Saturday, November 2, 2013

The perfect web development framework

I've been trying out Django as a platform for resurrecting my website.  The crazy thing about websites is that they are almost all extremely similar, and yet each one seems like a huge endeavor to build.  Of course, some of this is self-inflicted because, in my own case, I'd rather rebuild a website from scratch in order to learn (and, to a tiny extent, enjoy) the latest development methods.  But mostly I think that we haven't solved the problem of how to reuse medium-level stuff.

If you want to "reuse" blog software, you can use Blogger or dozens of other systems, but then you can only do exactly what they have built.  Which can be pretty configurable, but there are still limits.  That's big reuse.  

If you want to reuse bits and pieces, like spellcheckers or mathematical functions, that's small reuse, and that works pretty well.

But in the middle, it's a mess.

I made it through the first Django tutorial and I'm not totally happy.  I wanted to get a simple web-driven application working, just a "Hello World" kind of thing.  A list of dogs: name, breed, gender, neutered true/false?.  Breed coming from a list in a separate table.  So the whole thing is two database tables and a relationship.  In the ideal web development platform, you define your data and then, pow, you get automatically and with no code or anything, all of the typical stuff that you are likely to need:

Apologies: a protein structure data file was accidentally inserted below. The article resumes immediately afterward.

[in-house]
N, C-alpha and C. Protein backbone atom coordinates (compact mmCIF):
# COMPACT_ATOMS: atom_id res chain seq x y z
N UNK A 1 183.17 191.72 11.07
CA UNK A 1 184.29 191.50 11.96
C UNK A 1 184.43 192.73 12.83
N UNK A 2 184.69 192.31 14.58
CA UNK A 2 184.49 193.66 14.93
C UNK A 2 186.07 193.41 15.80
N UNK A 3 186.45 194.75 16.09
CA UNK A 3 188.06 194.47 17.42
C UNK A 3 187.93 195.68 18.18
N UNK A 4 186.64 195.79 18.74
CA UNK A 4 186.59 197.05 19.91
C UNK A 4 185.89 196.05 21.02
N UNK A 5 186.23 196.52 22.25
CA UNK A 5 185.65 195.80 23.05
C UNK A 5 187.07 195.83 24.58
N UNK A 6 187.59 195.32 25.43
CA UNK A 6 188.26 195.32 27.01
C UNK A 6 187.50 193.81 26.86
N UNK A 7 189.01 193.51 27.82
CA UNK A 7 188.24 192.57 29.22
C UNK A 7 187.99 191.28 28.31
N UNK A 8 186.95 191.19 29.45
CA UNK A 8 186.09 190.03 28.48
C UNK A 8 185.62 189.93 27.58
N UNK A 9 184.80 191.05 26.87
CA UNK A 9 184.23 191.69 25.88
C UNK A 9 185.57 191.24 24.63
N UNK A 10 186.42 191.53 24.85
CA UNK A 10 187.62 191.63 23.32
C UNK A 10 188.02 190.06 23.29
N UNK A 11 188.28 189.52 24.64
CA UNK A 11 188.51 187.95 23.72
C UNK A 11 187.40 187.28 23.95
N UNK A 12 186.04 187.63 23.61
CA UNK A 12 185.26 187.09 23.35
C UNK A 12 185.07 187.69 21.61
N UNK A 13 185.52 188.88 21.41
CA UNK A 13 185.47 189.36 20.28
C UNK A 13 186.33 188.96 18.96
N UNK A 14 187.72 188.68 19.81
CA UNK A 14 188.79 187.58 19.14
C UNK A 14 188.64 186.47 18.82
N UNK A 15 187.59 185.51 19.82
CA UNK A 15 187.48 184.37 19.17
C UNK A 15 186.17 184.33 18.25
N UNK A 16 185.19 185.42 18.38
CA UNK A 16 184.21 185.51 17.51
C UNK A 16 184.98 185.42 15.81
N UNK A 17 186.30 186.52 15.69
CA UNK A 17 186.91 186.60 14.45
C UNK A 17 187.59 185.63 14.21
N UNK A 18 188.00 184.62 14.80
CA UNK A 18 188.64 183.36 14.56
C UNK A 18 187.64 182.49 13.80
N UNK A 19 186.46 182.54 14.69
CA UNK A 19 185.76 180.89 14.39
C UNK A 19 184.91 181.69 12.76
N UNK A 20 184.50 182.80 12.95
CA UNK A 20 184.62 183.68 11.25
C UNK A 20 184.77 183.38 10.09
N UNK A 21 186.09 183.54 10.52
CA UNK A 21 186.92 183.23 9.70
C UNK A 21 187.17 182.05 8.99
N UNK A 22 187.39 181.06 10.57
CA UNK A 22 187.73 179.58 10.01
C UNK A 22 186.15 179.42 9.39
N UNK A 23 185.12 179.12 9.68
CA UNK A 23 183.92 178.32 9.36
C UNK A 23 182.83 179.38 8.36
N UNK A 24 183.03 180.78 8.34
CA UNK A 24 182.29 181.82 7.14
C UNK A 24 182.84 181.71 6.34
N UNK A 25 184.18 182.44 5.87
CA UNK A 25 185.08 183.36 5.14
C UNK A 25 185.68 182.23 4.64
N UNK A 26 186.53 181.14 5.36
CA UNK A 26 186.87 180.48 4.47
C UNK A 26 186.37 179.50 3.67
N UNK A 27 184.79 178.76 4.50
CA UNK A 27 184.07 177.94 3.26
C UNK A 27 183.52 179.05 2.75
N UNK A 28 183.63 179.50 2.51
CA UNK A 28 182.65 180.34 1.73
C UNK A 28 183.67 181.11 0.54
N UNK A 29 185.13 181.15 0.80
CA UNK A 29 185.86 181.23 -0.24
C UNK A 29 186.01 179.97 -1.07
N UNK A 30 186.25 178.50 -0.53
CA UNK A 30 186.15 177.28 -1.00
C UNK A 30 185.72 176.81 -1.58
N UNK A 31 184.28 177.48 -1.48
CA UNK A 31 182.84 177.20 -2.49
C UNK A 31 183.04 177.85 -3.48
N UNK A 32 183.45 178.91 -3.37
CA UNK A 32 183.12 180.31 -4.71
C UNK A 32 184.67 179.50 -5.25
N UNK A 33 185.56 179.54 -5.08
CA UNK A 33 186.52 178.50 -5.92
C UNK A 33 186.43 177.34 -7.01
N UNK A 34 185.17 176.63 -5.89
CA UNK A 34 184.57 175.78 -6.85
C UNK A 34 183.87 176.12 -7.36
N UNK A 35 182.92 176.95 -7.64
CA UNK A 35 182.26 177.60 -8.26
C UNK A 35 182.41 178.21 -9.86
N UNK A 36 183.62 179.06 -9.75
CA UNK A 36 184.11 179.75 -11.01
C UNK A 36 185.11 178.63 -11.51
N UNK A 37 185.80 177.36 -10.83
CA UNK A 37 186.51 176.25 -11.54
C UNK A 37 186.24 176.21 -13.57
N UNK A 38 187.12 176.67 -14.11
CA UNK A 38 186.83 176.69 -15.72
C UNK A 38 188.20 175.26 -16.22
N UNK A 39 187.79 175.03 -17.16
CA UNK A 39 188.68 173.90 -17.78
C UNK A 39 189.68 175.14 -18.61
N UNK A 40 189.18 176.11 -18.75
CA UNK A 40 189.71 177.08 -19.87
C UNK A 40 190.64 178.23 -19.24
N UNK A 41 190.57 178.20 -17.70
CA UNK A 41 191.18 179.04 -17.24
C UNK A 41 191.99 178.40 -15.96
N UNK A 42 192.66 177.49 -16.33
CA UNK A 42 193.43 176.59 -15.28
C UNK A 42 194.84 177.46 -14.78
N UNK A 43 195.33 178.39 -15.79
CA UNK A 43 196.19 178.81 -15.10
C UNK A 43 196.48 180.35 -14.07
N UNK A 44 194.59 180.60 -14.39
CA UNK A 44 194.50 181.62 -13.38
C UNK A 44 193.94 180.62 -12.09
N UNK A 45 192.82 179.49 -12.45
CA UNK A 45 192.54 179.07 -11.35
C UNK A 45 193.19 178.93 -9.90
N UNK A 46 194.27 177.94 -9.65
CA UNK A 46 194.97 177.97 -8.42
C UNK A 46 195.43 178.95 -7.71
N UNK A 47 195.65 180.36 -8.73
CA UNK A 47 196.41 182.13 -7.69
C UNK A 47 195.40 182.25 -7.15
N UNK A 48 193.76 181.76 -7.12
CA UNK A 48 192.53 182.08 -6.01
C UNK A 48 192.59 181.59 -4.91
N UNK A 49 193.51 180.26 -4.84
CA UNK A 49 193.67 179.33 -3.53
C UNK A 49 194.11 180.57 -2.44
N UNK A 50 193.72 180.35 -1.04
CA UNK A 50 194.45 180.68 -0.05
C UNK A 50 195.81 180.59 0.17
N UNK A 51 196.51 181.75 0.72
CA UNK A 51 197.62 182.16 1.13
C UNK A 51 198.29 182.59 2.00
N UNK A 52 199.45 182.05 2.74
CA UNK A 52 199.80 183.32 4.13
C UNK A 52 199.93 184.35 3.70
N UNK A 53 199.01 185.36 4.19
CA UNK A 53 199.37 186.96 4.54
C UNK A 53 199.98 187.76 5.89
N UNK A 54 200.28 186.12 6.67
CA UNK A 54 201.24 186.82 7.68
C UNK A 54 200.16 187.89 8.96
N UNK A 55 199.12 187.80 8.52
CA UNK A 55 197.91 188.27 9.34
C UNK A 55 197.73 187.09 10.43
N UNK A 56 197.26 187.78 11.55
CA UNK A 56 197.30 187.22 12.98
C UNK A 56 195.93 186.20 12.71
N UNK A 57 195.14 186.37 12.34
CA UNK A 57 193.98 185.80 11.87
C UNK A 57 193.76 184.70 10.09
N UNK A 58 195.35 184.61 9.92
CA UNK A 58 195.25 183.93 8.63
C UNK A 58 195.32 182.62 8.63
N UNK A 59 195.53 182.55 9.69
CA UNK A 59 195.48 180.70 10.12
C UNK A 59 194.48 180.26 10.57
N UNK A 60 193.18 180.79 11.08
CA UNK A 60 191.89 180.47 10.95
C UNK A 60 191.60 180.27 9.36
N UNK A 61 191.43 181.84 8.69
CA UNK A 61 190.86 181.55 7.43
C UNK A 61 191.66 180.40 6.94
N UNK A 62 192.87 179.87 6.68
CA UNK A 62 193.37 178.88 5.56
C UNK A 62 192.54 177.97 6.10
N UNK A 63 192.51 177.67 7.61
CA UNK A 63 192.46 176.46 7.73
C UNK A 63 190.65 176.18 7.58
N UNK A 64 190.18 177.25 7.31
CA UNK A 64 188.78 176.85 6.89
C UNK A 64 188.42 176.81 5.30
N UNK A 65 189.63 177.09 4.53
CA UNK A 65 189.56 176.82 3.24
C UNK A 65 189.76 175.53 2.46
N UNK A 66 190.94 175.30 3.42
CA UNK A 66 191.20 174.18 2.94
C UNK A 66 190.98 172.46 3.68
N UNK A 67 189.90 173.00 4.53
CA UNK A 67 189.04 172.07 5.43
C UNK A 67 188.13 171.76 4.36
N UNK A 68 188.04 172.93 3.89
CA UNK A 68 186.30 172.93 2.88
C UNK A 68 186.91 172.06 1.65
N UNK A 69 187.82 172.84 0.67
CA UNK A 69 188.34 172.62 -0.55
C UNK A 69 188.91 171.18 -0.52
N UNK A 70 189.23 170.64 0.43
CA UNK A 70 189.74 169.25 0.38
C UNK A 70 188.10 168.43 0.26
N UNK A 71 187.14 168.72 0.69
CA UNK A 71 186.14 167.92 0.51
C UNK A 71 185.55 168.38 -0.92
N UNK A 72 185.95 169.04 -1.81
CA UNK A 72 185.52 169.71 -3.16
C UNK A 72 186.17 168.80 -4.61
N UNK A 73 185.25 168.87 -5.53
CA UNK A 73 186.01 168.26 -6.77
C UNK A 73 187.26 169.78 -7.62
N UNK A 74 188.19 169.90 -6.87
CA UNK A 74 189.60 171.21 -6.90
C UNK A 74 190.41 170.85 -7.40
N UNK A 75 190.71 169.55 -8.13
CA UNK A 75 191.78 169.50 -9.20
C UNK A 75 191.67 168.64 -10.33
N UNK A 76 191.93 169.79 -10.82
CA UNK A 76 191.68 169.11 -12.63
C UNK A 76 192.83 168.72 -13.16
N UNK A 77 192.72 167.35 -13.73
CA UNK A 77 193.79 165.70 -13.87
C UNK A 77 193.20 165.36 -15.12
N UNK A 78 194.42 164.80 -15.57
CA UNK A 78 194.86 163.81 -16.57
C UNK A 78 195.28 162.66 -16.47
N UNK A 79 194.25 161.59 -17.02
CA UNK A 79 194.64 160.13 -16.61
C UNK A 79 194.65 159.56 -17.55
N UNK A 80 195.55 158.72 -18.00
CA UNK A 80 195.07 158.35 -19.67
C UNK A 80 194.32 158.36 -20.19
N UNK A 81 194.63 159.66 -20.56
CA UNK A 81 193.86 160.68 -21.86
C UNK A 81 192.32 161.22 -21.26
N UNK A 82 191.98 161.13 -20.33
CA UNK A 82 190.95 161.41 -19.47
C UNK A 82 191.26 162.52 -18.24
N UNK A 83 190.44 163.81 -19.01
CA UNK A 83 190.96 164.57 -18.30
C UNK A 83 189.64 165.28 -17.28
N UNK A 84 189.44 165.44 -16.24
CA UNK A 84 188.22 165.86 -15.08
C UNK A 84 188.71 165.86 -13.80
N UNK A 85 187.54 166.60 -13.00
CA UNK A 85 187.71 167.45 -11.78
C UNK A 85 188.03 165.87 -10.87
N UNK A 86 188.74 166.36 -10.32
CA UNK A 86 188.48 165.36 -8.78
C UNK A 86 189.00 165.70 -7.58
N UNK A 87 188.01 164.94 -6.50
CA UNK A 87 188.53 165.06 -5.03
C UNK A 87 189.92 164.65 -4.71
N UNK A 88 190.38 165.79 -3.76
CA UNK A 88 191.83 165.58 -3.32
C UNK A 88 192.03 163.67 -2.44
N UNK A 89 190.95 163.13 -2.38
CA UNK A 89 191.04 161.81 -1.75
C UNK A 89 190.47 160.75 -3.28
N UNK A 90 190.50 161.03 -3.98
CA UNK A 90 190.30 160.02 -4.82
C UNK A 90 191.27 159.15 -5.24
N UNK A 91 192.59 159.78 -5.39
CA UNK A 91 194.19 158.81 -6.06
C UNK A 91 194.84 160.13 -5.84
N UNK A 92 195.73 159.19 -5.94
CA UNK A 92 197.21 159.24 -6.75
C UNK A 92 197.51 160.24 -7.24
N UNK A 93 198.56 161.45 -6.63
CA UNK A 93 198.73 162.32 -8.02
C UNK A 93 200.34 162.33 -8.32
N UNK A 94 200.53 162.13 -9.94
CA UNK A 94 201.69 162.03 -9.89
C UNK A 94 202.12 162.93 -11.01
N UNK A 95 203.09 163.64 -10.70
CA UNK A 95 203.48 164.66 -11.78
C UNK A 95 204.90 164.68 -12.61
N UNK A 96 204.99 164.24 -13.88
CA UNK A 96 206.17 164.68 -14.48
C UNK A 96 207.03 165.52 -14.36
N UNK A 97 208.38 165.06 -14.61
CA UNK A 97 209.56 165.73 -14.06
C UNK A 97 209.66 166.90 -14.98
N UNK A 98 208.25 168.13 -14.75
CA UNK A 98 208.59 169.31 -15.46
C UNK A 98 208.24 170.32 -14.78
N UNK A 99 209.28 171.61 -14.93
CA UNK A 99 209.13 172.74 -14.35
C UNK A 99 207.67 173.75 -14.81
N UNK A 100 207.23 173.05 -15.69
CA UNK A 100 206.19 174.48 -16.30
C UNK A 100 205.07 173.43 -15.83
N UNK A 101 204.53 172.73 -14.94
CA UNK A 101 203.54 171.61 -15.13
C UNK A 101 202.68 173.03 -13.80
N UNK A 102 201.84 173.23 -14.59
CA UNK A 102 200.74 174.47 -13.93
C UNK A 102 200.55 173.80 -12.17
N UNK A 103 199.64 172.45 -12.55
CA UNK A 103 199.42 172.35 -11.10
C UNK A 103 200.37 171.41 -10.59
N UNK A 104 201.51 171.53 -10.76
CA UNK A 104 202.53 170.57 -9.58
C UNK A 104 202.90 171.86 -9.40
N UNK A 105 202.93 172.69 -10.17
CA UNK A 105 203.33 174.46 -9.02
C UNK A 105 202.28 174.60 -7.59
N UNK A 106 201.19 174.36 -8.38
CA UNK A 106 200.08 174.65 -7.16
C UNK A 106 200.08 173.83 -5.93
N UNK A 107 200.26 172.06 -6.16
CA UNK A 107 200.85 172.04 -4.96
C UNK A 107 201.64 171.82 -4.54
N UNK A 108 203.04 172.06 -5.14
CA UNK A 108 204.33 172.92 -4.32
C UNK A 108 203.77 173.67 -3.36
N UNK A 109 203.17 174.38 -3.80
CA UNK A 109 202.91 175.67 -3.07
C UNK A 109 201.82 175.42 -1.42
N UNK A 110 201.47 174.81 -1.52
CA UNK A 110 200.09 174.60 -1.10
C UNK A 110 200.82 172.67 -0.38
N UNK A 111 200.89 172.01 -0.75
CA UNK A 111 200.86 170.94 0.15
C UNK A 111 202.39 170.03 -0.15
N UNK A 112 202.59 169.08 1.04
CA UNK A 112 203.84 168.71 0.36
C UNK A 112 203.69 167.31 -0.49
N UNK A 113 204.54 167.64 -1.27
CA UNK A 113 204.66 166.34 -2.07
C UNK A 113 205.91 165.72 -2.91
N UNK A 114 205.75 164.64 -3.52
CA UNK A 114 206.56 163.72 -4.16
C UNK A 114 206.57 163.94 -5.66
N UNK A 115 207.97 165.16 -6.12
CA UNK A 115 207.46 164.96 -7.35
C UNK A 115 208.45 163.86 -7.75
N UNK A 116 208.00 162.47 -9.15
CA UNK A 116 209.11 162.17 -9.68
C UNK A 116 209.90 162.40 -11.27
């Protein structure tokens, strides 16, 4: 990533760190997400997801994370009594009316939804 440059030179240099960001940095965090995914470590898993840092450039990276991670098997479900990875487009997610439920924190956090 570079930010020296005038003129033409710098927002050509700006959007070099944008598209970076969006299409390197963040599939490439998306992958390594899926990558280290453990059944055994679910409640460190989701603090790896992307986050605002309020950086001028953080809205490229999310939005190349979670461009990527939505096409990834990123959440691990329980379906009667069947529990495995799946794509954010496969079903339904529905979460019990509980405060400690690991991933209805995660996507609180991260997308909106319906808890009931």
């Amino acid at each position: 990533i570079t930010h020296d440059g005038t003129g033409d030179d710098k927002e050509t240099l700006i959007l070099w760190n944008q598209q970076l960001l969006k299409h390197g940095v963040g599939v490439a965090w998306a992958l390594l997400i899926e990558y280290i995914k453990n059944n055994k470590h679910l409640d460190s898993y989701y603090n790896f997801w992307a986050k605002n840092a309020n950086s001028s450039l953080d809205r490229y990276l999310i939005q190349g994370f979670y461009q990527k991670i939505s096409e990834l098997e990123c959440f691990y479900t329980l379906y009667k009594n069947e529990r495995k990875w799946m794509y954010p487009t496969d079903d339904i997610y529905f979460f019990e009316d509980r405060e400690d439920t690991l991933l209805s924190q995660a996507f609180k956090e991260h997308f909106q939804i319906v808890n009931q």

• web pages to look at a list of each thing you defined
  • sorting
  • filtering
  • pagination
  • pages and forms to look at individual items
  • pages and forms to add new items
  • pages and forms to modify existing items
  • pages and forms to delete items
And Django provides all of this, with just a tiny bit of glue code.  But it's stashed away in the "Admin" interface, which is not supposed to be available to the public.  If you want to expose this data to the public, you are expected to completely rebuild all of that lovely functionality from scratch with lots and lots of repetitive code.

At least, that's what the tutorial wants you to think.  Until you get to part 4, which introduces "generic views" that eliminate half of the mess.  It says:

Generally, when writing a Django app, you’ll evaluate whether generic views are a good fit for your problem, and you’ll use them from the beginning, rather than refactoring your code halfway through. But this tutorial intentionally has focused on writing the views “the hard way” until now, to focus on core concepts.
 You should know basic math before you start using a calculator.
Screw you, tutorial writer.  You should have offered that as a choice on the first page of the tutorial.  Now I know never to trust you.

So, impressions after maybe 4-8 hours of Django hacking:

  • There's no standard way to do anything.  The tutorial alone provides two or three or four different ways to do things, and searching for help and examples produces lots of code that looks slightly similar but not really.
  • Django really wants you to think you are writing a Python program that looks like a website, not developing a web site that has bits of Python in it.
  • The request processing flow is on the complicated side.  To get one page to work, you need to put code in four or five or six different places:
    • urls.py
    • models.py
    • views.py
    • forms.py
    • a template page, which if your application is "dogs" is mysteriously in dogs/templates/dogs/yourpage.html
    • probably something else I've forgotten
I think I'll try a bit more coding, and then try out the big selling point, which is a huge library of prebuilt tools (reuse in the medium), and see how well that works.  After using Django for a bit, I'm further from committing to a platform than I was before.

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